Question Video: Finding the Principal Argument of a Complex Number Mathematics

Given that 𝑧 = βˆ’5 + 9𝑖, find the principal argument of 𝑧 rounded to the nearest two decimal places.

04:05

Video Transcript

Given that 𝑧 is equal to negative five plus nine 𝑖, find the principal argument of 𝑧 rounded to the nearest two decimal places.

In this question, we’re given a complex number 𝑧, given in algebraic form, and we’re asked to find the principal argument of our complex number 𝑧. And we need to round our answer to two decimal places.

To answer this question, let’s start by recalling what we mean by an argument of a complex number 𝑧 and what it means for this argument to be the principal argument. First, we say the argument of a complex number 𝑧 is equal to πœƒ when it’s the angle that 𝑧 makes with the positive real axis on an Argand diagram.

And there’s a few things worth pointing out about this definition. First, when we say the angle that 𝑧 makes with the positive real axis on an Argand diagram, really what we mean is the angle that a ray from the origin to 𝑧 will make with the positive real axis. However, it can be easier to think about this as just the angle that 𝑧 makes.

Next, when we measure this angle, we measure it counterclockwise to be positive and clockwise to be negative. And just like with any angle measured in this way, there’s going to be multiple angles which give the same value. So to get around this, we introduce something called the principal argument of a complex number. We say that πœƒ is the principal argument of our complex number 𝑧 if when measured in radians πœƒ is bigger than negative πœ‹ and less than or equal to πœ‹ or when measured in degrees πœƒ is bigger than negative 180 degrees and less than or equal to 180 degrees.

We can now use this information to find the principal argument for our complex number 𝑧. We’re going to start by sketching this onto an Argand diagram. Remember, in an Argand diagram, the horizontal axis represents the real part of our complex number and the vertical axis represents the imaginary part of our complex number. We want to plot the complex number 𝑧 is equal to negative five plus nine 𝑖 onto our Argand diagram.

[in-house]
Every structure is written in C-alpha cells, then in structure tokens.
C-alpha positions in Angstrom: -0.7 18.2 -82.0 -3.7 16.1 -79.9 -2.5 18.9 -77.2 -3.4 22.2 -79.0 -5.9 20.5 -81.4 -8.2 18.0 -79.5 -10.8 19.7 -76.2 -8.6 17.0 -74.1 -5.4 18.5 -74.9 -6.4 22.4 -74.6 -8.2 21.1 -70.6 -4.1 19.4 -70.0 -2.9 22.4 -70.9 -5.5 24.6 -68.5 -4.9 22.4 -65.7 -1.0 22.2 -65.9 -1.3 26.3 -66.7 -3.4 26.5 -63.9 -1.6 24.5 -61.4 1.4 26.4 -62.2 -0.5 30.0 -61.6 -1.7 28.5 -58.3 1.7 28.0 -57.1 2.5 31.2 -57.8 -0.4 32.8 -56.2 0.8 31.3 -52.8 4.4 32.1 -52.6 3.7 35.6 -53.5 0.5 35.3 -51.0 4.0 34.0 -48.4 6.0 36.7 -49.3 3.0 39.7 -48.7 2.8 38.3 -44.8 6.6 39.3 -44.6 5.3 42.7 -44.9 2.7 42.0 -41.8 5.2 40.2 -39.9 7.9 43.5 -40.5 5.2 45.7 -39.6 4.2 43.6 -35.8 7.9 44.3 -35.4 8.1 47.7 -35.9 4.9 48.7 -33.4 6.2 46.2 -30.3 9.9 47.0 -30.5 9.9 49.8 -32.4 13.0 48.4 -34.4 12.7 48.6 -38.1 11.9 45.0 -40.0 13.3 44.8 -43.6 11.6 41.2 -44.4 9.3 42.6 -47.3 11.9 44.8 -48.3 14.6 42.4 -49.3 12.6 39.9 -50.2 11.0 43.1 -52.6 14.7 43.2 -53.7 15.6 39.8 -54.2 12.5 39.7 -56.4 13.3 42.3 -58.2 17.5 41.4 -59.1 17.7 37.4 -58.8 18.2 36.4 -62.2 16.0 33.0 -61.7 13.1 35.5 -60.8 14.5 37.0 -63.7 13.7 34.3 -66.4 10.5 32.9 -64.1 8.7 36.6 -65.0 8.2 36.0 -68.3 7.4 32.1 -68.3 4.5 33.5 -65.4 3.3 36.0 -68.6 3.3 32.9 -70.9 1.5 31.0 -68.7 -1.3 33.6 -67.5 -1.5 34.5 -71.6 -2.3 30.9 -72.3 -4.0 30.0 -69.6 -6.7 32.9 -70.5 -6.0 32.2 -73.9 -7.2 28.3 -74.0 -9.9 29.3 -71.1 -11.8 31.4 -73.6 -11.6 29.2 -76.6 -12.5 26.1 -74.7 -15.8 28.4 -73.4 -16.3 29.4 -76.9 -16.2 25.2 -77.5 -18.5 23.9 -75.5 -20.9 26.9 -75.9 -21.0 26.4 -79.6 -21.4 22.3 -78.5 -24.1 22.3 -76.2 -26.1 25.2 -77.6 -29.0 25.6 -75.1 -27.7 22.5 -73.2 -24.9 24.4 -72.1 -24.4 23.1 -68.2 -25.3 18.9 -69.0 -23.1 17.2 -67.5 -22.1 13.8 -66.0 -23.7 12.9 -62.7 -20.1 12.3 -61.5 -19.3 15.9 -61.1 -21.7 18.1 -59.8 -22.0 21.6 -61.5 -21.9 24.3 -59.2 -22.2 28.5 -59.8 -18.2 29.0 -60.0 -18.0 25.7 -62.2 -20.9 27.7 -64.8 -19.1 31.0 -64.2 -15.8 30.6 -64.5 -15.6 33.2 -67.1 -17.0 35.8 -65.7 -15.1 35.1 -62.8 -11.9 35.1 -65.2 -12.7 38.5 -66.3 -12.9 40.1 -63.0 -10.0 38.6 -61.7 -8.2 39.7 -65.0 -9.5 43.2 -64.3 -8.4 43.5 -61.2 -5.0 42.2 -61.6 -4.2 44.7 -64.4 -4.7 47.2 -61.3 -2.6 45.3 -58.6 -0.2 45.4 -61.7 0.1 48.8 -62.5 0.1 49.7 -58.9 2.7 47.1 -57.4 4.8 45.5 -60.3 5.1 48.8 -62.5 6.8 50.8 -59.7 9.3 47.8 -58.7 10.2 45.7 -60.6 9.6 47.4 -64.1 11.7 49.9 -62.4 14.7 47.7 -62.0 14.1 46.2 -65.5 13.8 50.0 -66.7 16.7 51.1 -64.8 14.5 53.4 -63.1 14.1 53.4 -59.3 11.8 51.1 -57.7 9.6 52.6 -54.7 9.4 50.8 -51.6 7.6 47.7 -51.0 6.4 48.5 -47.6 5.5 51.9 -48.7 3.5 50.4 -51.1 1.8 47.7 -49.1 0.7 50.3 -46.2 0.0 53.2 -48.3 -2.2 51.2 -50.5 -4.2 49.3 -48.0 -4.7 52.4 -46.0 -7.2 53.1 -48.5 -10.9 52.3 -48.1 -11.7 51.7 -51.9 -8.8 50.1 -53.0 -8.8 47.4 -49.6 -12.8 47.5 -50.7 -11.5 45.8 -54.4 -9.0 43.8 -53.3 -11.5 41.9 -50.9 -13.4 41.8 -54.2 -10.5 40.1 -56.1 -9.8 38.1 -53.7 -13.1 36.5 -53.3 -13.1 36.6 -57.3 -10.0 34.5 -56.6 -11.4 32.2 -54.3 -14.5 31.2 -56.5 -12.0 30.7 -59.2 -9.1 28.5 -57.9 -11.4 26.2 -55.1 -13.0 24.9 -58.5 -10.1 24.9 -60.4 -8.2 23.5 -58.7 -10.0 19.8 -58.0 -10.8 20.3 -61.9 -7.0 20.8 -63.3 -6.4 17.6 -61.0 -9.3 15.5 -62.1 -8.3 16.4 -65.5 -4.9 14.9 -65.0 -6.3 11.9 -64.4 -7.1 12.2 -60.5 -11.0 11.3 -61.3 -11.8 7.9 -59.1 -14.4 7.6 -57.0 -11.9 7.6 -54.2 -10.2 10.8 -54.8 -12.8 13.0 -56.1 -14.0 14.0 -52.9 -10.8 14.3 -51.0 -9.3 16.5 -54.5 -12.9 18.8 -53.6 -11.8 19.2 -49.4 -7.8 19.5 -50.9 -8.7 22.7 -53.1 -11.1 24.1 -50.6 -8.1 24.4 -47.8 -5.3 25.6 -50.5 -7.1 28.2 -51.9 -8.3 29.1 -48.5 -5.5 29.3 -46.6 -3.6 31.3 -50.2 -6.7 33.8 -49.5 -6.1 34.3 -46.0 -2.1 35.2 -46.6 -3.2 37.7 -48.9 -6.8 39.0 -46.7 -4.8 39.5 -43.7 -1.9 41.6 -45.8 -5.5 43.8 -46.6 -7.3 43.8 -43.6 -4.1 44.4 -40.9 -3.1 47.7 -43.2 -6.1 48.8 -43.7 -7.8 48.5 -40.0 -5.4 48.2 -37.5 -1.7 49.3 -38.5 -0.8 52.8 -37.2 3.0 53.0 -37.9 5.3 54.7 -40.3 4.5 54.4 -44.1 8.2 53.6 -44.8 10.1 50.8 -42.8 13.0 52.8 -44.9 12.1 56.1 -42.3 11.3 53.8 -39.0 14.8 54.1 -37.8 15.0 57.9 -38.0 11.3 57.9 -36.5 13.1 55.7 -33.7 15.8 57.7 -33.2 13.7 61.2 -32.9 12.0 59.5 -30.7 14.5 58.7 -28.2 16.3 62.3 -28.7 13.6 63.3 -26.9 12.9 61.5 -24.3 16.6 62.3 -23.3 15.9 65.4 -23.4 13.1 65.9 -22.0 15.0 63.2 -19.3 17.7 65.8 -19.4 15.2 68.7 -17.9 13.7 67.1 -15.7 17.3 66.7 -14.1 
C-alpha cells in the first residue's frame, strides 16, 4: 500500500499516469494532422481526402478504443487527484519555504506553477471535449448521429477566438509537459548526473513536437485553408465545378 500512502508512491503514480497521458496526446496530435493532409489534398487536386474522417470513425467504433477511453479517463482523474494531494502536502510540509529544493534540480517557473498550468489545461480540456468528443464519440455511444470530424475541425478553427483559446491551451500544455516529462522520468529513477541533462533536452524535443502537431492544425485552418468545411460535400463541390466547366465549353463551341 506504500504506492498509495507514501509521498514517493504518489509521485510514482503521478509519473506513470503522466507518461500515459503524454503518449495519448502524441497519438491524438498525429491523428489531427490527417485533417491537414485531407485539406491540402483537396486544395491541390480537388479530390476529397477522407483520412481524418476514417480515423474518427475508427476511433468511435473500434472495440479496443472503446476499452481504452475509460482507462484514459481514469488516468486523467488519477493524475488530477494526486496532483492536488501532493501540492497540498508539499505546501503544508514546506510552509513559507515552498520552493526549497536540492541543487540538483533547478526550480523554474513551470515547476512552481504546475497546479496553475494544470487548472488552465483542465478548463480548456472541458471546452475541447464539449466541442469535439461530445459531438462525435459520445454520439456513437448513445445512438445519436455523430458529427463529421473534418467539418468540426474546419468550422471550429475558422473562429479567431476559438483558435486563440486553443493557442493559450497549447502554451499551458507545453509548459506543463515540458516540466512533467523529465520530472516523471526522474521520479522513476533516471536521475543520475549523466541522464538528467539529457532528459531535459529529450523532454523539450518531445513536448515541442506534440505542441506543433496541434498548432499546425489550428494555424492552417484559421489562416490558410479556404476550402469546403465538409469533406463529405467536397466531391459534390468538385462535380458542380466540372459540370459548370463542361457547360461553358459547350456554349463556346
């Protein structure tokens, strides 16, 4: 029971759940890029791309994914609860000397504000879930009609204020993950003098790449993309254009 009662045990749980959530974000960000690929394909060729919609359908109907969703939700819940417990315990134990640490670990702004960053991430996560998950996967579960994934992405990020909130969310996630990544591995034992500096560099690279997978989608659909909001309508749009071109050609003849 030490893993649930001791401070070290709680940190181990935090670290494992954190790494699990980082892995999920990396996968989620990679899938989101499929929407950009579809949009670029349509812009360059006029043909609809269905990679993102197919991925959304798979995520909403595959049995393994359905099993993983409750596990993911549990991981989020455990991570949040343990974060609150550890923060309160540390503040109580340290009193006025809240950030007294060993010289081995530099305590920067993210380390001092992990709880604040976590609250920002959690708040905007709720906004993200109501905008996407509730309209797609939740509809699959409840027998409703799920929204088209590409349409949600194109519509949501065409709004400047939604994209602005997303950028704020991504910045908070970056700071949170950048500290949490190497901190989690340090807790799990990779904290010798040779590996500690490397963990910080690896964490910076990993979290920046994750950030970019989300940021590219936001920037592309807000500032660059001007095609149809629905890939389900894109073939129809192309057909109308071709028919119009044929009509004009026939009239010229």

So we need to find the real and imaginary parts of this number. And we can do this because 𝑧 is given in algebraic form. That’s the form π‘Ž plus 𝑏𝑖, where π‘Ž and 𝑏 are real numbers. The real part of 𝑧 will be our value of π‘Ž. That’s the constant on its own, in this case negative five. And the imaginary part of 𝑧 will be our coefficient of 𝑖, which in this case is nine. We can use this to plot 𝑧 onto our Argand diagram. Its horizontal coordinate should be negative five, and its vertical coordinate should be nine.

Now, we’re going to want to sketch the principal argument of 𝑧 onto our diagram. To do this, we start by connecting 𝑧 to the origin with a ray. Remember, the argument of an angle 𝑧 is the argument this ray makes with the positive real axis. The angle we want to find, πœƒ, is as shown. And we can see since this is measured counterclockwise, this value of πœƒ will be positive.

There’s actually a lot of different methods we can use to find this value of πœƒ. All of these will involve some kind of trigonometry. The easiest way is to do this directly from our diagram. We’re going to find the value of the angle 𝛼. We can find the angle 𝛼 by constructing the following right-angled triangle. The height of this right-angled triangle is the modulus of the imaginary part of 𝑧, which is nine. And the width of this right-angled triangle is the modulus of the real part of 𝑧. That’s five. So in this right-angled triangle, we know the opposite length to angle 𝛼 and the adjacent length to angle 𝛼. And we know, by using trigonometry, the tan of 𝛼 is the length of its opposite side divided by the length of its adjacent side in a right-angled triangle.

So in our case, the tan of 𝛼 is equal to nine over five. And we can find the value of 𝛼 by taking the inverse tangent of both sides. 𝛼 is equal to the inverse tan of nine over five. And we’ll find this value in degrees. We get that 𝛼 is equal to 60.945 and this continues degrees. Finally, we can find the value of πœƒ by looking at our diagram. We know that angle 𝛼 plus angle πœƒ makes up a straight line. This is going to be equal to 180 degrees. Therefore, πœƒ is going to be 180 degrees minus 𝛼, which we can calculate is 119.054 and this continues degrees.

And the question wants us to give our answer to two decimal places. So to do this, we look at the third decimal place in our expansion, which is four, to determine if we need to round up or round down. Since four is less than five, we need to round down. And this gives us our final answer. Therefore, we were able to find the principal argument of 𝑧 is equal to negative five plus nine 𝑖 rounded to two decimal places. We got 119.05 degrees.

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